Roles: Researcher, Branding, Logo designer, UI designer
Tools: Photoshop, XD, InVision, Illustrator
Goals: E-commerce website, Logo
Zeit is a time-travelling agency, offering a total of 289 destinations all over the world, up from prehistoric times through today. People will travel to controlled and protected places with organized (and secured) trips to nearby cities and attractions. While interaction with locals will be limited, the travelers will be able to look at and do things typical of the time, like workshop activities or attending shows.
While time-traveling is a new product, the service in its core - traveling - is not. And since the goal is to create a website that promotes service I needed to determine the people who would likely to time-travel and what competitors offer a similar service.
Using various research methods, here are the questions that I needed to answer to determine potential users, competitors, and their behavior :
Who the customer and the competitor is.
What people expect from traveling.
What people like to do while traveling.
What difficulties people experience when booking a trip.
What motivates and what discourages people from traveling.
How competitors handle their booking process.
Competitive analysis is the best way to quickly look at the relevant best practices and what should be avoided. To determine the competitors I focused on the type of travel that Zeit offers - organized group trips with activities. Also, I looked for a company that offers a brand new product.
The take-aways from this analysis were: Royal Caribbean's booking process and detailed itinerary; it will be important to provide as much information about the time-traveling process as possible, like Virgin Galactic does; like Costco Travel, Zeit could explore adding more flexible dates and/or include flights to HQ to make traveling and planning more convenient.
Interviews allowed to have a glimpse at what potential users would need from this product/service so that I could address their needs and pain points in my design proactively. I conducted 4 interviews with people who were in their 30's, working full time, and travel at least 3 times a year locally and/or internationally.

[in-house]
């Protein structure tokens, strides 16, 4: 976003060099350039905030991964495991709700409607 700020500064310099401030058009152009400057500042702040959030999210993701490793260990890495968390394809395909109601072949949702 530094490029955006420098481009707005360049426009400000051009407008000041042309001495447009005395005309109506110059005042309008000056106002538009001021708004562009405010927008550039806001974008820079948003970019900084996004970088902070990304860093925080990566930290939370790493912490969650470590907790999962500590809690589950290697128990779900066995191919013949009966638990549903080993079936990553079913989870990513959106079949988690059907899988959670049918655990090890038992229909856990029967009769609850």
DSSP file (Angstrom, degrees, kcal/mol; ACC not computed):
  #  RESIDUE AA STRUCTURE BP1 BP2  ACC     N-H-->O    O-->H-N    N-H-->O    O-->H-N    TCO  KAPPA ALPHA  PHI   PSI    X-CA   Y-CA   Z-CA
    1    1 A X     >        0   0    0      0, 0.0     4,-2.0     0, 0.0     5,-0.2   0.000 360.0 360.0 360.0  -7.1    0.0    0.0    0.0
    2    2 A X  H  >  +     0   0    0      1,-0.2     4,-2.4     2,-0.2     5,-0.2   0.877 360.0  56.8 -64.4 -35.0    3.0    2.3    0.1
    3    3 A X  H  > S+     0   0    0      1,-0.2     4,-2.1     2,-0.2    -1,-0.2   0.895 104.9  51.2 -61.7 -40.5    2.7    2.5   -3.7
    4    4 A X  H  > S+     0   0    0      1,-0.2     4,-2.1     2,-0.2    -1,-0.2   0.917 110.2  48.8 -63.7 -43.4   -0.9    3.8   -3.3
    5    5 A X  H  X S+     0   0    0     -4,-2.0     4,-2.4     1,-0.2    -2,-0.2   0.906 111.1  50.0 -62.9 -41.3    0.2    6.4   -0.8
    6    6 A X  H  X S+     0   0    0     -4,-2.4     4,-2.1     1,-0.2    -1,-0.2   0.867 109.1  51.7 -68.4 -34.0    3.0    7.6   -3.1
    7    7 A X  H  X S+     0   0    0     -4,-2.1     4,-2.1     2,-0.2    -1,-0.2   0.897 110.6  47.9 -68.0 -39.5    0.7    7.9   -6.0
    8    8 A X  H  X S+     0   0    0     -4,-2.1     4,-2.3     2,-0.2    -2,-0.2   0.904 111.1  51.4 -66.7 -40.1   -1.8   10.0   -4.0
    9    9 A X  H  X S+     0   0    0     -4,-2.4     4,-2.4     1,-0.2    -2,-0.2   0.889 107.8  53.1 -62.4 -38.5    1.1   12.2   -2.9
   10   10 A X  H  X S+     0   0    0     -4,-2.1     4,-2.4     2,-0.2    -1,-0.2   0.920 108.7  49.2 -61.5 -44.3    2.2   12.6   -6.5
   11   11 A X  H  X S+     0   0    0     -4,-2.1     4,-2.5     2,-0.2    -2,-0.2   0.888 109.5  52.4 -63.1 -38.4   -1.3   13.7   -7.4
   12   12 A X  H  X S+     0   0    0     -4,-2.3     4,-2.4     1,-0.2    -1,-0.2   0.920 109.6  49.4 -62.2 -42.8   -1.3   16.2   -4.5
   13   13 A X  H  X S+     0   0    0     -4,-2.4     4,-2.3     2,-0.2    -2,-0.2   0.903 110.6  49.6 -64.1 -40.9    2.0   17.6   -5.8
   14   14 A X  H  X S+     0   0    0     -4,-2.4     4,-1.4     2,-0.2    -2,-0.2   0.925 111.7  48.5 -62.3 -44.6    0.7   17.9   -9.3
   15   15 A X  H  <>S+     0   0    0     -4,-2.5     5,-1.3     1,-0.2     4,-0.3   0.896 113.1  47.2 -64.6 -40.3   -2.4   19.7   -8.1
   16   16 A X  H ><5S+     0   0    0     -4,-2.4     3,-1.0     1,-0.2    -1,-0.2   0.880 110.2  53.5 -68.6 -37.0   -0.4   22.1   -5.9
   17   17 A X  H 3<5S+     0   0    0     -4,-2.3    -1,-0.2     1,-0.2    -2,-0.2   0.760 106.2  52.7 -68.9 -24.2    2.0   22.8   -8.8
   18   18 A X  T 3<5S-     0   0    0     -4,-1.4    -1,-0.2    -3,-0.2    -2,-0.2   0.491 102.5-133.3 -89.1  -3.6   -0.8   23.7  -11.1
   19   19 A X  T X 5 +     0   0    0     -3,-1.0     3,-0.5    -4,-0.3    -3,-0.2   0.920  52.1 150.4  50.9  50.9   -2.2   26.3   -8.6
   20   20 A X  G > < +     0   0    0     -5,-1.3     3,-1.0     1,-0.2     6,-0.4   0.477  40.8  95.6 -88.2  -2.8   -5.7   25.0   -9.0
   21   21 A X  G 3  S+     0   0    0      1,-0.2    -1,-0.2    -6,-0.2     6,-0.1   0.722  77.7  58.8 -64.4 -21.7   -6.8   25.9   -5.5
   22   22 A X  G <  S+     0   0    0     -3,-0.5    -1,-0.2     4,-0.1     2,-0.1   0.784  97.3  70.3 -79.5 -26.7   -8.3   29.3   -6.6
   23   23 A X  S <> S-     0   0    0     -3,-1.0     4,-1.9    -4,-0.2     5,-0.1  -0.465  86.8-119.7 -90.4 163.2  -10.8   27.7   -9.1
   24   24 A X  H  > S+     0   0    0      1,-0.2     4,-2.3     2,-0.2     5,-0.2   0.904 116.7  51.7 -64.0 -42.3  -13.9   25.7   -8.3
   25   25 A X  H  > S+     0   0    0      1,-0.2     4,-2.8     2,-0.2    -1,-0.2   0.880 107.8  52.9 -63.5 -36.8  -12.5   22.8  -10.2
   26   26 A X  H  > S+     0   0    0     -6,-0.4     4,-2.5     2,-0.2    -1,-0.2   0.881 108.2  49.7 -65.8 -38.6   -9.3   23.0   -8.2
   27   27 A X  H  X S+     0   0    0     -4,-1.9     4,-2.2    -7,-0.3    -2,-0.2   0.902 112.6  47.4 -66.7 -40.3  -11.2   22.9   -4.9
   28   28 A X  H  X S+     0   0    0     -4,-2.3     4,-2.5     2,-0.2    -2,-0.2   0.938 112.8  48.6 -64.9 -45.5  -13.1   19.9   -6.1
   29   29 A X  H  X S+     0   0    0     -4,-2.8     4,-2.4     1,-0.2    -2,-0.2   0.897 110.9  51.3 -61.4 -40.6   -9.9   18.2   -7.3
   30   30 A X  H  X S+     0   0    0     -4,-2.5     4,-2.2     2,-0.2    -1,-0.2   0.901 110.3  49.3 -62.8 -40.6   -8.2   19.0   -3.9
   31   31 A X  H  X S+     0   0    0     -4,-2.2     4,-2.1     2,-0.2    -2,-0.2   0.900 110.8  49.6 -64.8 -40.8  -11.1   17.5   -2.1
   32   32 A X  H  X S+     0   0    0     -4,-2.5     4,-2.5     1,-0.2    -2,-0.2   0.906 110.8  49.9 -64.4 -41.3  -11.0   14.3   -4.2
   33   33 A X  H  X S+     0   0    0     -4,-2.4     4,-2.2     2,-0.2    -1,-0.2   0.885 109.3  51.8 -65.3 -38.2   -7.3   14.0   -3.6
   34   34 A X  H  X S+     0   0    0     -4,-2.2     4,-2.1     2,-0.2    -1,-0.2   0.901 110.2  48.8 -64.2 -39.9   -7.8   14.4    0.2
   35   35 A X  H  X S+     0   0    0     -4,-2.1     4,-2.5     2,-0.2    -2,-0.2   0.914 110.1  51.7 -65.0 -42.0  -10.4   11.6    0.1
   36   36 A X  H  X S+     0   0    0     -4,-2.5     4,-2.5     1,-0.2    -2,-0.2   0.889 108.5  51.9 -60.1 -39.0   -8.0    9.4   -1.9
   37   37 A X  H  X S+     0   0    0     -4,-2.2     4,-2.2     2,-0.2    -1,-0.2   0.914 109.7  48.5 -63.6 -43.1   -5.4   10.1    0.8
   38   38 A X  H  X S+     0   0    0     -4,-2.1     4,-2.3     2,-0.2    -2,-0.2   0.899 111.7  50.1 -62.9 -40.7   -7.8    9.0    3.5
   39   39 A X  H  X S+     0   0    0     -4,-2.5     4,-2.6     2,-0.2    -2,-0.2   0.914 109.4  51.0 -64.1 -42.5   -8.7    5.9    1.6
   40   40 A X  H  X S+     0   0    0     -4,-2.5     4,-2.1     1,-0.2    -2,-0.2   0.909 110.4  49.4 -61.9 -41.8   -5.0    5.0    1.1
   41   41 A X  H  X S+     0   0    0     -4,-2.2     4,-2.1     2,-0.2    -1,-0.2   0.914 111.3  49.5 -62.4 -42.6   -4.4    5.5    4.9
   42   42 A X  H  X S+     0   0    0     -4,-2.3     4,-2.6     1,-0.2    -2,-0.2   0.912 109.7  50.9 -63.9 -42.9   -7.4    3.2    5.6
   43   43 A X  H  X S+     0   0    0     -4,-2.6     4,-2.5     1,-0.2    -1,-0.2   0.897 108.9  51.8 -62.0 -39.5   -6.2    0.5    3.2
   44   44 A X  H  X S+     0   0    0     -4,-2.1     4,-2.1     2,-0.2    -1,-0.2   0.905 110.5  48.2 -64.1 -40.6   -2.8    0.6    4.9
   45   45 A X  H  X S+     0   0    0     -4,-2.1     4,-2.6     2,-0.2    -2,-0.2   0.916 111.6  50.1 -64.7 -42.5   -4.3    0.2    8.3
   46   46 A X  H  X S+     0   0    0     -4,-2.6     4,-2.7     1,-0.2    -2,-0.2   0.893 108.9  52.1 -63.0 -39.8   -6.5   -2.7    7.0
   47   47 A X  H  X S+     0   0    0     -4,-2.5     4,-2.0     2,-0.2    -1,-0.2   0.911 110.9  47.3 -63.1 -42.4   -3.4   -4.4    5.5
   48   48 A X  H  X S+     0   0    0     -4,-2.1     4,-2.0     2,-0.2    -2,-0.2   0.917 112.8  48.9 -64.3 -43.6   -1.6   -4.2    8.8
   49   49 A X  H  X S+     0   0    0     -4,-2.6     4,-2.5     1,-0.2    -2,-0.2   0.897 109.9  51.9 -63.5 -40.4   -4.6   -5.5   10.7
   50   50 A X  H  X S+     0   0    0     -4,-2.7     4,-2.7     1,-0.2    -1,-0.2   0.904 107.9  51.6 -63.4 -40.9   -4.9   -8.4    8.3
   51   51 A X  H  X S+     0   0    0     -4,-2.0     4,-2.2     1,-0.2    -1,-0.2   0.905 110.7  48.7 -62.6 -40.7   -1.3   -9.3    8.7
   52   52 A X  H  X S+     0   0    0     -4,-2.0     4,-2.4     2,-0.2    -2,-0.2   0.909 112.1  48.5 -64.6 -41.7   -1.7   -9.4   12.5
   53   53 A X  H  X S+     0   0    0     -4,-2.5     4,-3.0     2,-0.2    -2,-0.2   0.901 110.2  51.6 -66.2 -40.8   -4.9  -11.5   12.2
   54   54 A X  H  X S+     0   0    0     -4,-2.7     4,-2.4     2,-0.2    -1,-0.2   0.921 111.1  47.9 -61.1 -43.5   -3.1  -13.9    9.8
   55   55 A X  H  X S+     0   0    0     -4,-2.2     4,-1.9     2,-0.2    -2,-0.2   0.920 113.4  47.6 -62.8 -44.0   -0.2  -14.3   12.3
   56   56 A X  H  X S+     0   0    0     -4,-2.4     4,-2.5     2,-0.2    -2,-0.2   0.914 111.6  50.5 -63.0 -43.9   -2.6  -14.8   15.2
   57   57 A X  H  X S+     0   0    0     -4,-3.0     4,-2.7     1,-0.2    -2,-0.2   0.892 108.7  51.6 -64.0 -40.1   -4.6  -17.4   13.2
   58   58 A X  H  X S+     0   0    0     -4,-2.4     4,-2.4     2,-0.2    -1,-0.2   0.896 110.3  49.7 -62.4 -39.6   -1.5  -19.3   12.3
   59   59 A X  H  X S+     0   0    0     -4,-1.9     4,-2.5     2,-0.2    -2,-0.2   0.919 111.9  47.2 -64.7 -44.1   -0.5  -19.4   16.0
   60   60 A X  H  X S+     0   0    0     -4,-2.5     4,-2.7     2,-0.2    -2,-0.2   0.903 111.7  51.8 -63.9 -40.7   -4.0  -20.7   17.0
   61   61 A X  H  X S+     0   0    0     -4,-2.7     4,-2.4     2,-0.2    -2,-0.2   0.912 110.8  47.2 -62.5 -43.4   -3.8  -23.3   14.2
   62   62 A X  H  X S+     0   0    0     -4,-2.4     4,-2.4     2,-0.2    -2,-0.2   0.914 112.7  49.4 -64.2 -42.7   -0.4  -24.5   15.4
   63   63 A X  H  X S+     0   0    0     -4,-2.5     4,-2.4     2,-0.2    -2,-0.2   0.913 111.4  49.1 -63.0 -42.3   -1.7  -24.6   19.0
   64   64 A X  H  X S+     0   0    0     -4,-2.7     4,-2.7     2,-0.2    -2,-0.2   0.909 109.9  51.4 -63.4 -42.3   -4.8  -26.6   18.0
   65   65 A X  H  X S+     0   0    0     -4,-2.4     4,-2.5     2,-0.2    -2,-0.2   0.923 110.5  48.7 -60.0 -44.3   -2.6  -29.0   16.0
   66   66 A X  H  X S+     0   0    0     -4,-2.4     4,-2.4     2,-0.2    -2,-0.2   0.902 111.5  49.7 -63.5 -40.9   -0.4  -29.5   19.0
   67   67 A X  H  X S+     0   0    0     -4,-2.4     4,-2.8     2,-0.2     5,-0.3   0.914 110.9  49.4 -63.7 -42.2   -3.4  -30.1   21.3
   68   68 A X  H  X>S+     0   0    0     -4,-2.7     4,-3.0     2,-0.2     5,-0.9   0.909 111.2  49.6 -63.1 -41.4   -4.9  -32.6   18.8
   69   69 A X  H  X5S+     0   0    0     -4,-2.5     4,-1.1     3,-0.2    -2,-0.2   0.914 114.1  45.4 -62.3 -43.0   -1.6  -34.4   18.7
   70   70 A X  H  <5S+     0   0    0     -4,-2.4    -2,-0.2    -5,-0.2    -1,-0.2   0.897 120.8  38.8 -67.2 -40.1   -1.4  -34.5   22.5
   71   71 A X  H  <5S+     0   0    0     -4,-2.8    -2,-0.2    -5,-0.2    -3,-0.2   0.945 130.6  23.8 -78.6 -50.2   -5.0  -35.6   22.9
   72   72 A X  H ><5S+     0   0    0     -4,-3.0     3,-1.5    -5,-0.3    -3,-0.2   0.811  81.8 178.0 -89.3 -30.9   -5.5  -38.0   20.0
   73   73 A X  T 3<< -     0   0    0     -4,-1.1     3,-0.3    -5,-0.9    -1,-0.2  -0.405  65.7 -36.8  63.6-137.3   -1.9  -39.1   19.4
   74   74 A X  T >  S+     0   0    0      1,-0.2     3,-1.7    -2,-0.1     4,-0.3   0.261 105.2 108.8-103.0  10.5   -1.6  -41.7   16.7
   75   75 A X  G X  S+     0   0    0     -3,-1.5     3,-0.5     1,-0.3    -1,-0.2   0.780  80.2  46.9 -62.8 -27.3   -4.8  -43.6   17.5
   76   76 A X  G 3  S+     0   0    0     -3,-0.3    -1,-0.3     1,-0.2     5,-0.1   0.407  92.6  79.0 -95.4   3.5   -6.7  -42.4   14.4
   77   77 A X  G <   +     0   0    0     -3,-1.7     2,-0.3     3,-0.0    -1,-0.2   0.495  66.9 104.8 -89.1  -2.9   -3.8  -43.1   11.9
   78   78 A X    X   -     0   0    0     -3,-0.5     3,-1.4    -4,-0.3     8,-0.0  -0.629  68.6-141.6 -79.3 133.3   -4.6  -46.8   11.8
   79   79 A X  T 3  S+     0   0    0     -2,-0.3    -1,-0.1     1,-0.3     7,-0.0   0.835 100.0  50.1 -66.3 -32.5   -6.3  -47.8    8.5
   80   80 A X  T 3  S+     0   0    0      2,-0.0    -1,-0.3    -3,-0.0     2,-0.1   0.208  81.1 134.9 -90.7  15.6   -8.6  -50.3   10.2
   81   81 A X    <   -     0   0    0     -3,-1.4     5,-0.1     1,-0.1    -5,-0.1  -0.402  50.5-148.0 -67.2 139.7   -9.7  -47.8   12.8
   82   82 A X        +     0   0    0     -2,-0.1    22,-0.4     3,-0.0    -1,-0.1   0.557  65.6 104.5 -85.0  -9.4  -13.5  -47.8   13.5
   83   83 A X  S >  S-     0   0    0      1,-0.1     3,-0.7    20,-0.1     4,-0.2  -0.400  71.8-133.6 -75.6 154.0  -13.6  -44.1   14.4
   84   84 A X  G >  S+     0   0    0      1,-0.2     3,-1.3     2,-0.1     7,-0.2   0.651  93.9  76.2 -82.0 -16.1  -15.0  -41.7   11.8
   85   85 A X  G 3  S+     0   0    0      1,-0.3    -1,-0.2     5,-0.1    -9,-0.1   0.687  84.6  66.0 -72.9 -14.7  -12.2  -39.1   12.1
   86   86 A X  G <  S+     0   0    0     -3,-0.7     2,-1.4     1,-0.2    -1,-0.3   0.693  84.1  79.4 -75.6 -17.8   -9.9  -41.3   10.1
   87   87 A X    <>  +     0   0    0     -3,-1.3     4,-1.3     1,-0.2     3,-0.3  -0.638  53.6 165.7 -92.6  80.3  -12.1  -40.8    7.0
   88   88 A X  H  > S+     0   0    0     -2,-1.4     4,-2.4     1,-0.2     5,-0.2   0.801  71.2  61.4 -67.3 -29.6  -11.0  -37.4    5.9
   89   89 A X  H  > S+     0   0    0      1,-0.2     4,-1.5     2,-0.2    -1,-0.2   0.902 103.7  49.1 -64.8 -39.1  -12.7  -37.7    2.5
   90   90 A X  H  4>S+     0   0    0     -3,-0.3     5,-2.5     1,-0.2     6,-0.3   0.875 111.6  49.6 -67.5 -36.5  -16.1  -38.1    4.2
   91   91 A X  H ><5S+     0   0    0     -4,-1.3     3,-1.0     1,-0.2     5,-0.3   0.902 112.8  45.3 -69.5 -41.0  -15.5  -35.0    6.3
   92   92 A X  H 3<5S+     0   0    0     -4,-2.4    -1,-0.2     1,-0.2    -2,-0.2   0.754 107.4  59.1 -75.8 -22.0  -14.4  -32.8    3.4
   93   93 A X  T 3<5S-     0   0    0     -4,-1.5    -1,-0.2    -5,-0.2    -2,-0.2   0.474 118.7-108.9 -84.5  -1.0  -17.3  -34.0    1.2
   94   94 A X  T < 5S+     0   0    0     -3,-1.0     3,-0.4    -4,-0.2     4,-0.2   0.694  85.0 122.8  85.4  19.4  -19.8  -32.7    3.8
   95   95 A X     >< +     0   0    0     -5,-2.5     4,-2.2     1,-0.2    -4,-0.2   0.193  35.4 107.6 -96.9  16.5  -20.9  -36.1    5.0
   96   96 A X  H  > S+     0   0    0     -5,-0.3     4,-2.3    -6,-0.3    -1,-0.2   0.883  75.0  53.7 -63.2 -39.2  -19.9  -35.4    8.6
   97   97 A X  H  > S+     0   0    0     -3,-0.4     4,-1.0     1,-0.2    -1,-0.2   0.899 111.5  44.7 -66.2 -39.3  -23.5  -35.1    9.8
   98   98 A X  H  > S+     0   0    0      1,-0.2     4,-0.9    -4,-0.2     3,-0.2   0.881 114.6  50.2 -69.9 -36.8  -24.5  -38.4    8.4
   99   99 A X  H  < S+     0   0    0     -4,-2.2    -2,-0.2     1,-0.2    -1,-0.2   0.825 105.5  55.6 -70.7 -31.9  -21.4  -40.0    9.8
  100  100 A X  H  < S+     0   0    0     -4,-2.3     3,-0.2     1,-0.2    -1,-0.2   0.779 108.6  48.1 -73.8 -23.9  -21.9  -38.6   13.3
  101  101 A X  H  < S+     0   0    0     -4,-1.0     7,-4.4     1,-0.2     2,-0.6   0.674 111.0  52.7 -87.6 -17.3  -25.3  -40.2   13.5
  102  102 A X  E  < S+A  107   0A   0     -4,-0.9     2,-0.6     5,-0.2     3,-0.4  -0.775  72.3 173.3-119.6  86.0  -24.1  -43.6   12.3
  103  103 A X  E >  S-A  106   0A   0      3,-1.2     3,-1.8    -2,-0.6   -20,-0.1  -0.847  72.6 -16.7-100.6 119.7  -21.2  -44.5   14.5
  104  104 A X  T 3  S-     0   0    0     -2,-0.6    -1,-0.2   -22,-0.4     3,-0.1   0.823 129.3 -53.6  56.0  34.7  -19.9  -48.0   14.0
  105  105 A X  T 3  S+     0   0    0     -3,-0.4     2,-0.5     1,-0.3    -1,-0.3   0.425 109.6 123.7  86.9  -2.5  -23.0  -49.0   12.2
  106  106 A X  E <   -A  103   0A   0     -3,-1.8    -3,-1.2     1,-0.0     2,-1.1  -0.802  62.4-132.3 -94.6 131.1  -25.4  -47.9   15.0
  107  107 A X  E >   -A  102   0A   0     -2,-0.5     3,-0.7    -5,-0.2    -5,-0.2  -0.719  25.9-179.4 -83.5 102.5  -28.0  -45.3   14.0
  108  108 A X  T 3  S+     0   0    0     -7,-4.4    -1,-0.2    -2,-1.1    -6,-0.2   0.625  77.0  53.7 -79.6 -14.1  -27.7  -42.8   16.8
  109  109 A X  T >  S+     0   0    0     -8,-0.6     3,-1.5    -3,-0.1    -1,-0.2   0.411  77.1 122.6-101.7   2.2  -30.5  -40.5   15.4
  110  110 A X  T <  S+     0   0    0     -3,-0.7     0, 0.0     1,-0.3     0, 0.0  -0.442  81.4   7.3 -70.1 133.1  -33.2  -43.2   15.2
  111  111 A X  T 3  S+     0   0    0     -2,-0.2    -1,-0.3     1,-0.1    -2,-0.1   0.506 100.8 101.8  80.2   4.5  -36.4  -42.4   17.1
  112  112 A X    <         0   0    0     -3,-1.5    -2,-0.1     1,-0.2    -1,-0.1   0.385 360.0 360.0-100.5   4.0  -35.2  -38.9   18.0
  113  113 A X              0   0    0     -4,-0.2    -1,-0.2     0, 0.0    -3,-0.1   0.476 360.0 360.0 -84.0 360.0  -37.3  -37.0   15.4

Based on set of questions about what they look for in traveling, how they organize it, and what they wish could be easier in the process, I consolidated the following pains/needs and the opportunities to address them:
Combining all the findings from the interviewees about their behavior, what they like, and what they struggle with when it comes to traveling, into one fictional person allows to have a 360 view of all aspects that needs to be considered in making design decisions.
After learning who our users are, the next step was to determine what the website should have. This is where using the persona comes in handy.
While it's helpful to know what users want, it's not always feasible to build a product that serves all the needs, since that may not be profitable and realistic. Thus it's important to look at the persona's needs vs company's goals through the lenses of technical limitations to determine where the goals overlap and where a compromise can be found. This was then translated into more granular and concrete list of features that would need to be built in.
The next step was to find out the way to structure a website that would be clear and intuitive for users. I had 10 participants grouping the destinations and I learned that there should be a distinction between specific events and general time periods.
Now that I know what the website must have to achieve users' and company's goals, I could put together a website structure. This is where the website starts to get some shape and "bones" to build on. With a user flow, I could validate the site map and what pages were necessary to design for user testing.